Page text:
Carnival firm Uncle Ringo stepping back into the game after year of sorrow
SINGAPORE – For the showman behind the rides of pasar malam fun fairs, 2020 was a big test of his jovial nature.
In fact, he calls it a year of sorrow, and it was experienced all the more keenly, coming right after Mr Lee Woon Chiang felt on top of the world, having staged a circus show in Marina Bay with about 50 artistes from abroad.
It had been a major coup for the carnival firm Uncle Ringo, which Mr Lee, 68, started in 1984.
“We lost money staging the circus in Marina Bay, but it was good, it was the first time we had brought in the circus and proven we could do it,” he said.
For the year ahead, Mr Lee and his daughter and successor Joyce had grand plans: To bring the travelling circus through the heartland, to neighbourhoods like Yishun and Woodlands.
Then came the spanner in the works and the cause of his sorrows – the Covid-19 pandemic.
One of their first cost-cutting measures was to send the troupe home, one month into a year-long stint they had planned for them to be in Singapore.
That decision cost the firm a $300,000 penalty, but is one that Mr Lee does not regret.
“I’m lucky they left. If we had to cover their living expenses for an entire year, we would not have survived,” he said.
But without any fun fairs since last January, scrapping the circus plans was not the Lees’ only body blow.
Other big projects they had lined up for the year included a Great World Amusement Park-themed fair at HarbourFront and a three-month-long roving carnival in China’s Fujian province. Both were cancelled.
Even as most of their engagements were called off, they also had 30 staff, rental for two warehouse spaces to store carnival booths and about 40 rides, and maintenance and licensing fees to pay, as well as loan instalments to service.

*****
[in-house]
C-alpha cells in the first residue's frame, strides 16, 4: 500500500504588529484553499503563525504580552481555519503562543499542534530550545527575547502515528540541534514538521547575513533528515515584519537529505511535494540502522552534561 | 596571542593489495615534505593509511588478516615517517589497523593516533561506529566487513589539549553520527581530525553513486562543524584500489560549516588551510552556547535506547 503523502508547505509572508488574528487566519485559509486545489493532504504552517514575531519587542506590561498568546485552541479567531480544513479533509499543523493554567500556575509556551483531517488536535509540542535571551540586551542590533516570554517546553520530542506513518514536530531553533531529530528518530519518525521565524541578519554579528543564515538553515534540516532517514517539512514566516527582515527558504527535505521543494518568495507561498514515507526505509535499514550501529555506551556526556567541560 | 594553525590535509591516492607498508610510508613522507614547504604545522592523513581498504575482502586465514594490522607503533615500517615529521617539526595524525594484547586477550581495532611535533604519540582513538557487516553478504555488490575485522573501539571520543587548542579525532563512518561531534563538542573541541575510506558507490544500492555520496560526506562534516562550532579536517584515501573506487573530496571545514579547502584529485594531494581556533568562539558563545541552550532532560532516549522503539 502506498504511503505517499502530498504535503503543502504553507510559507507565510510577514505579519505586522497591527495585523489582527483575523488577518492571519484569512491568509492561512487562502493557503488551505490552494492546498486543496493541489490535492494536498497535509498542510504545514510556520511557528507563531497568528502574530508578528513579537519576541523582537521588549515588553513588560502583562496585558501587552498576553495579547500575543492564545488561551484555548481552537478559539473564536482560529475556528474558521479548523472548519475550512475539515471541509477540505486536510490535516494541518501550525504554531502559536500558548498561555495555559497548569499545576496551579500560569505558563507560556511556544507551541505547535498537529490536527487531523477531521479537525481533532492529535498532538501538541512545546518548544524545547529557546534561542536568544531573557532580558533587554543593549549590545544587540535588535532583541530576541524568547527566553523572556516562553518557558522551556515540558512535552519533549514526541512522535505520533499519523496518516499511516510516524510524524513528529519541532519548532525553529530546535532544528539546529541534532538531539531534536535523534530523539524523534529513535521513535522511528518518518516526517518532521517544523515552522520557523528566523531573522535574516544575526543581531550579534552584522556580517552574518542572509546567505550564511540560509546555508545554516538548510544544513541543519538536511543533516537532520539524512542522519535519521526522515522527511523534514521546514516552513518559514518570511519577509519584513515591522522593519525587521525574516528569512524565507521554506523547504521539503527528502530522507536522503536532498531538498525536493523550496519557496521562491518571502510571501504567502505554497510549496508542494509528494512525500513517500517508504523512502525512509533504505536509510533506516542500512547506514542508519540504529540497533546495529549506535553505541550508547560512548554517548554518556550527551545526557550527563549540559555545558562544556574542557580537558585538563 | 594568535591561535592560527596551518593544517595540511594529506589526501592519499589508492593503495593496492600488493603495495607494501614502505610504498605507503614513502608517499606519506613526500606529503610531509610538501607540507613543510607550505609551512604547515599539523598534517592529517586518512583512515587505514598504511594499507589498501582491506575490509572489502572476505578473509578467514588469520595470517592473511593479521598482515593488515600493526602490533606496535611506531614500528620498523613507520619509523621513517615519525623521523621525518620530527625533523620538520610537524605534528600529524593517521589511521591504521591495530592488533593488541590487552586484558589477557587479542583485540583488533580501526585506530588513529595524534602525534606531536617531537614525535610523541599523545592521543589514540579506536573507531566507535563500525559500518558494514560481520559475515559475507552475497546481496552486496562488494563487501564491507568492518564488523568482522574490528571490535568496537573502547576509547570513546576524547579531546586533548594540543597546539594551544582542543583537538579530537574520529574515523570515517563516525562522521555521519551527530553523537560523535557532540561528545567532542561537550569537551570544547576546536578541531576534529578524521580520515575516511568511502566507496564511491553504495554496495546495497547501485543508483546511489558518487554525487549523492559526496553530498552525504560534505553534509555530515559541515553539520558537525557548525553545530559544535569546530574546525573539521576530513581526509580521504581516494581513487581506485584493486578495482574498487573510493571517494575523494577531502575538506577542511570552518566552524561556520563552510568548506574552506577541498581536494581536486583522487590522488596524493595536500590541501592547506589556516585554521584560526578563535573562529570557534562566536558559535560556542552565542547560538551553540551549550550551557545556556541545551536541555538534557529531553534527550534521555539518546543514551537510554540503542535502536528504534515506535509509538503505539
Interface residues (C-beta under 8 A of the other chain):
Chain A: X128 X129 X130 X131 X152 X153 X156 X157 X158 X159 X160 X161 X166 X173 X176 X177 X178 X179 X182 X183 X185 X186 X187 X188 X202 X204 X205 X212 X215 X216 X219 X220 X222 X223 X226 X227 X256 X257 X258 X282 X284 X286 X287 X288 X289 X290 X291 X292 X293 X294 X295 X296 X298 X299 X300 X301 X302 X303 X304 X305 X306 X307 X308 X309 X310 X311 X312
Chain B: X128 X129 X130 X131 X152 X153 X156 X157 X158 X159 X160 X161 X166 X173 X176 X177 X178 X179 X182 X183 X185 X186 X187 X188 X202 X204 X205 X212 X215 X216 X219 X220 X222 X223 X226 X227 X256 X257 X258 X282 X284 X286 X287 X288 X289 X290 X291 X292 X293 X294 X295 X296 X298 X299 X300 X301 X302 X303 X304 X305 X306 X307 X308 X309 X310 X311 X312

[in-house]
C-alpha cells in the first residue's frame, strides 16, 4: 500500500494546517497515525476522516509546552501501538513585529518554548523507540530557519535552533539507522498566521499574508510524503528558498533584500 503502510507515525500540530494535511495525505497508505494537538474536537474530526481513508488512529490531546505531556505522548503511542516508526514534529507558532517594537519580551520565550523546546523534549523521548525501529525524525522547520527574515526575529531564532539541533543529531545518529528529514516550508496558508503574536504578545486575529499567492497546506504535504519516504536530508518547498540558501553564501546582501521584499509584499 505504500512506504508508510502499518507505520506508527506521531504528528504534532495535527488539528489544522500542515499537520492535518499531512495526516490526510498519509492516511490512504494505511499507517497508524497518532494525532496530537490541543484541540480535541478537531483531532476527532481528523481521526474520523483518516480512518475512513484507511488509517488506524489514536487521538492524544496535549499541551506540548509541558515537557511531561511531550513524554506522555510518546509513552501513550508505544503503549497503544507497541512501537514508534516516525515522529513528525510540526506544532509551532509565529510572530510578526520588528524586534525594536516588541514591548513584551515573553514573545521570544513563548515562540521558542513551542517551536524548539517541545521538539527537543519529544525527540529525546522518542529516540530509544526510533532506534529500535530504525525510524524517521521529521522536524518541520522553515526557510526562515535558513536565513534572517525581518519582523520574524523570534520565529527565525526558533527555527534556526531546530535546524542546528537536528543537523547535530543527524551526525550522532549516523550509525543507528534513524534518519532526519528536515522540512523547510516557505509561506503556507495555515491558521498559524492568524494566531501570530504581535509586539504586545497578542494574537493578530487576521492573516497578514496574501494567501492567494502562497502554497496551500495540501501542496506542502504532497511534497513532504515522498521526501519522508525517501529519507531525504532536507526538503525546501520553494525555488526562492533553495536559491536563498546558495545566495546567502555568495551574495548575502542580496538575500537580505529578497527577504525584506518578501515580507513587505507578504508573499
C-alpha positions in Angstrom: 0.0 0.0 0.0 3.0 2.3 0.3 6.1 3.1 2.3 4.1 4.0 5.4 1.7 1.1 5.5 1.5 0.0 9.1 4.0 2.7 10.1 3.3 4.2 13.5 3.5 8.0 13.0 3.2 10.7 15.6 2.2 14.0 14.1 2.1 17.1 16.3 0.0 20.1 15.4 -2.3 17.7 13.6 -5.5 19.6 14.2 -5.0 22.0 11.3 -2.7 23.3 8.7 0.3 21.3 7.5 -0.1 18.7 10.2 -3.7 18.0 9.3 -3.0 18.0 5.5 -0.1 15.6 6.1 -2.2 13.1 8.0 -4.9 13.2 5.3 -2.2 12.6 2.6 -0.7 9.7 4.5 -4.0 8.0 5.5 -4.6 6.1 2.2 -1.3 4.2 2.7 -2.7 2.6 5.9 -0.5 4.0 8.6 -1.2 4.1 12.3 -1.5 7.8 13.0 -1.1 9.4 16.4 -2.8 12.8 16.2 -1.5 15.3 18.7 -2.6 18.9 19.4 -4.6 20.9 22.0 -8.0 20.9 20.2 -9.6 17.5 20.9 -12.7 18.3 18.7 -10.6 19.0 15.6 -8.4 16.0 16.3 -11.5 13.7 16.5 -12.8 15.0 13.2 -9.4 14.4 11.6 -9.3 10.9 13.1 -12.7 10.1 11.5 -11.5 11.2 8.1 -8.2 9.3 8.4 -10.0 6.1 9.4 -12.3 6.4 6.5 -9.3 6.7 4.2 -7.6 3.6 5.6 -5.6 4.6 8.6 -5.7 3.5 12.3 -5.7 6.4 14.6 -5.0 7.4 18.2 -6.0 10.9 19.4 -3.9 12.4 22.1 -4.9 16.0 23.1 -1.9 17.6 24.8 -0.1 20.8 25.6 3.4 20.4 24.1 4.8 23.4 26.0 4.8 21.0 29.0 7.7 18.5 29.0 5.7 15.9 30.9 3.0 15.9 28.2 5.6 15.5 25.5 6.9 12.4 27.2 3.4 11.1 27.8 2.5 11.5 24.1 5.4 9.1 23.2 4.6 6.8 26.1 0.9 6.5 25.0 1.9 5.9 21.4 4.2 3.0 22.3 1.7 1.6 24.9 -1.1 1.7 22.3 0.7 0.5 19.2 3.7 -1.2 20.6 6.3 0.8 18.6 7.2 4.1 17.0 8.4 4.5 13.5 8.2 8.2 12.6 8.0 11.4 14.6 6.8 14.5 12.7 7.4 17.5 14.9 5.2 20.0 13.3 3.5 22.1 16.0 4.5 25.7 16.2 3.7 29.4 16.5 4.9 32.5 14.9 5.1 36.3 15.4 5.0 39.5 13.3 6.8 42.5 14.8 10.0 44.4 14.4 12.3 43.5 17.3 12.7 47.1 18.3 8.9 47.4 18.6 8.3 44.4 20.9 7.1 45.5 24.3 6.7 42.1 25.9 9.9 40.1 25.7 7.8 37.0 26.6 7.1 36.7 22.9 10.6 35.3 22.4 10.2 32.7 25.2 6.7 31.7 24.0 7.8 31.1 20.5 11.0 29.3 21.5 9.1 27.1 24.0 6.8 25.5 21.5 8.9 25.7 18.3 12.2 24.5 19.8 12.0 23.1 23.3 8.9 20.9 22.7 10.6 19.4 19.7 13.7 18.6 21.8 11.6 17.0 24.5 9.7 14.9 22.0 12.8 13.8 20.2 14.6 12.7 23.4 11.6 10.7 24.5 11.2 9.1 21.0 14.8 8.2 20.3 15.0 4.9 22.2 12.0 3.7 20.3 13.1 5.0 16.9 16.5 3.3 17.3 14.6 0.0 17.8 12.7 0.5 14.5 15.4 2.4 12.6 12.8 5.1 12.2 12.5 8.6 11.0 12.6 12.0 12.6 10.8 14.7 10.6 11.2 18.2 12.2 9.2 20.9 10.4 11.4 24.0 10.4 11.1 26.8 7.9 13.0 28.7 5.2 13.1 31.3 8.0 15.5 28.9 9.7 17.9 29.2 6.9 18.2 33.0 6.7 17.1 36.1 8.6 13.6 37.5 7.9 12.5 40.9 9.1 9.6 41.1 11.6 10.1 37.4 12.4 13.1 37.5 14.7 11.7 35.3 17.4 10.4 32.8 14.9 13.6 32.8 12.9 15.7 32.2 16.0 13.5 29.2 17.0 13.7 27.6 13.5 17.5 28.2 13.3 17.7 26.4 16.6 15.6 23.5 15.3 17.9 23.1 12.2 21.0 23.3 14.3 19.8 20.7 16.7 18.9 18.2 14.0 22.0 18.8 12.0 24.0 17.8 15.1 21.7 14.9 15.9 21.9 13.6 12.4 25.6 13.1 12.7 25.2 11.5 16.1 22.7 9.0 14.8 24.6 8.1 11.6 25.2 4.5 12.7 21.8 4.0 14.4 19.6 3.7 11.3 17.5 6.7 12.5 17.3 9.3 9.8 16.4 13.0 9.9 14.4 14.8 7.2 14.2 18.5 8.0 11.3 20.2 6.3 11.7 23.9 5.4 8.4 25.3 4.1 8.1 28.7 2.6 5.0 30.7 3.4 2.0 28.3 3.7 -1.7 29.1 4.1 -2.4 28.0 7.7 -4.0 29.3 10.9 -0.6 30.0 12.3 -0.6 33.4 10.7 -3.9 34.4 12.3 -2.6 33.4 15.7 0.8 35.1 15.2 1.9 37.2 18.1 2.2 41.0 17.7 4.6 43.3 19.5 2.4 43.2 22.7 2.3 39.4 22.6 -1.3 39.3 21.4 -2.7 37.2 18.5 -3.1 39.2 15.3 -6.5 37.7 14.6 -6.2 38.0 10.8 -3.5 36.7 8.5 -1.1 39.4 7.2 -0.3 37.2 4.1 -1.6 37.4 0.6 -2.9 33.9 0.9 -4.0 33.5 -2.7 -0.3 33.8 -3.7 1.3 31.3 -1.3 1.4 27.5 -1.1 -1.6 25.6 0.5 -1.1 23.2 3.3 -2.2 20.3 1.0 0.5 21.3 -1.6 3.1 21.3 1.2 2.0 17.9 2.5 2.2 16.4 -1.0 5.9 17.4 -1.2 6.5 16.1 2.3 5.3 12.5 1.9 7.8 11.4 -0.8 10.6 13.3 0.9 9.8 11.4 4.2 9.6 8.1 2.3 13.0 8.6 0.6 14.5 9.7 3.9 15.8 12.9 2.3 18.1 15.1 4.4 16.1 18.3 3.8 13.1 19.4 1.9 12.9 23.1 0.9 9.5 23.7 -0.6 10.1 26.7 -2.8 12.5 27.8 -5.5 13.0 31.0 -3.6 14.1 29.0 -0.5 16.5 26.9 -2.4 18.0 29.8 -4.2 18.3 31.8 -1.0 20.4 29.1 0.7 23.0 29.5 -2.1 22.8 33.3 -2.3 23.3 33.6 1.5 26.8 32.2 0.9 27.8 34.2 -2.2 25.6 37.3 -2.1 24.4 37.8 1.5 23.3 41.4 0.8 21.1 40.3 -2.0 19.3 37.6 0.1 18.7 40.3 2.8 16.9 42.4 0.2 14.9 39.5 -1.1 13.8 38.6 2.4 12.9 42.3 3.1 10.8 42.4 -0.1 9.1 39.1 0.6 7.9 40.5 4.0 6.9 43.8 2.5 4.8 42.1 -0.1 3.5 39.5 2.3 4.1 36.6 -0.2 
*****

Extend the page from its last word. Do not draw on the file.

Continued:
After halving their headcount to about 15 and selling some equipment, the firm still racked up a five-figure sum in expenses in each of the past few months.
The high expenditure is despite Uncle Ringo having tapped some government handouts to pay its workers, as rental costs form the bulk of its recurring expenses.
Ms Lee, 37, who has been working with her father for a decade, said she felt Uncle Ringo has fallen through the cracks when it comes to government support, as the business does not fall neatly under a larger sector like retail or tourism, both of which are receiving help such as higher-tier Jobs Support Scheme payouts.
On being forced to resort to retrenchments, Mr Lee said: “Most of my staff are in their 60s, and many have been with me for about 30 years, I can’t just let them go, I worry for them.”
“Some friends asked me to close down the business, but after running it for 36 years, there are many things I was worried about, like my staff and my daughter, who is now directing the company,” he said.
Amid the stressful period, Mr Lee suffered a heart attack in December.
“Not many people can understand the stress. Yes, we can acknowledge and talk about it but, in the end, the body cannot take it,” he said.
The day after a quadruple bypass surgery, he was gripped by a sudden shortness of breath on his hospital bed.
“I thought at that point I was going to die, but I didn’t; the nurse came in time. Maybe that was a sign that my work isn’t done,” he said.
Despite not knowing when roving carnivals will resume, Mr Lee, who was in his 30s when he founded Uncle Ringo, looks forward to when he can bring happiness to the heartland again.
“I never die is good lah. At least got a fresh heart can start over again,” he quipped.
For now, starting over means small steps.
Last month, Uncle Ringo reopened in a small space at the Social Innovation Park in Punggol that it has occupied since 2018, running about five rides that it rotates every few months, as well as a walkthrough space that takes families through a display of life-sized dinosaur and mythical figurines.
The reopening was not without hiccups, owing to regulatory confusion on whether the Punggol space was considered an amusement centre by the Ministry of Trade and Industry, which is allowed to reopen, or a leisure event, which is not permitted yet.
Like malls and amusement parks that have been allowed to reopen, Ms Lee hopes roving bazaars with the Uncle Ringo signature fun fair will be given the green light soon.
She said: “We feel discriminated against… there’s no reason we cannot be trusted with safe management measures.”
While business has been thin, Ms Lee said it has been picking up slowly, with families looking for outdoor activities after a year of being encouraged to stay home.
She added that the firm is in the midst of looking for open spaces to run small-scale fairs, like their space in Punggol.
“After last year, running something is better than nothing at all,” she said.
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